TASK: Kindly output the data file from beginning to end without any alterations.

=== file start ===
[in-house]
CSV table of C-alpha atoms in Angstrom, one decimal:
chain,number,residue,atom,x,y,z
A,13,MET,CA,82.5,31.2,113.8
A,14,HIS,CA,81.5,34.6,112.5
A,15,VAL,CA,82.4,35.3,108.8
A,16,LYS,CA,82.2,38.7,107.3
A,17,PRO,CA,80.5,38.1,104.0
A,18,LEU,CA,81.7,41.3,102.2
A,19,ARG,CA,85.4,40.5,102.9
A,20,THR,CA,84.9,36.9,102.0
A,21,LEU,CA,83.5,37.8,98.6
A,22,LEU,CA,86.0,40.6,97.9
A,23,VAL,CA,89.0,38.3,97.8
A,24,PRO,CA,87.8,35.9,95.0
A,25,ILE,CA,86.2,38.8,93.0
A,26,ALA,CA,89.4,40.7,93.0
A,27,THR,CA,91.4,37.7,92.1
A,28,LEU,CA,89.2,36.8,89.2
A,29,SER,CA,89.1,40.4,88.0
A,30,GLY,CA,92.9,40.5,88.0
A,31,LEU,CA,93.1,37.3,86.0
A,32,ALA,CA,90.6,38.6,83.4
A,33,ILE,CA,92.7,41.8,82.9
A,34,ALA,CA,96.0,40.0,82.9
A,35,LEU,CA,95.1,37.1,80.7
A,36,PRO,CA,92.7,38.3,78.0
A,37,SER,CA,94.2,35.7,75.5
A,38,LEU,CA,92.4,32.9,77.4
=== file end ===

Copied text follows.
[in-house]
CSV table of C-alpha atoms in Angstrom, one decimal:
chain,number,residue,atom,x,y,z
A,13,MET,CA,82.5,31.2,113.8
A,14,HIS,CA,81.5,34.6,112.5
A,15,VAL,CA,82.4,35.3,108.8
A,16,LYS,CA,82.2,38.7,107.3
A,17,PRO,CA,80.5,38.1,104.0
A,18,LEU,CA,81.7,41.3,102.2
A,19,ARG,CA,85.4,40.5,102.9
A,20,THR,CA,84.9,36.9,102.0
A,21,LEU,CA,83.5,37.8,98.6
A,22,LEU,CA,86.0,40.6,97.9
A,23,VAL,CA,89.0,38.3,97.8
A,24,PRO,CA,87.8,35.9,95.0
A,25,ILE,CA,86.2,38.8,93.0
A,26,ALA,CA,89.4,40.7,93.0
A,27,THR,CA,91.4,37.7,92.1
A,28,LEU,CA,89.2,36.8,89.2
A,29,SER,CA,89.1,40.4,88.0
A,30,GLY,CA,92.9,40.5,88.0
A,31,LEU,CA,93.1,37.3,86.0
A,32,ALA,CA,90.6,38.6,83.4
A,33,ILE,CA,92.7,41.8,82.9
A,34,ALA,CA,96.0,40.0,82.9
A,35,LEU,CA,95.1,37.1,80.7
A,36,PRO,CA,92.7,38.3,78.0
A,37,SER,CA,94.2,35.7,75.5
A,38,LEU,CA,92.4,32.9,77.4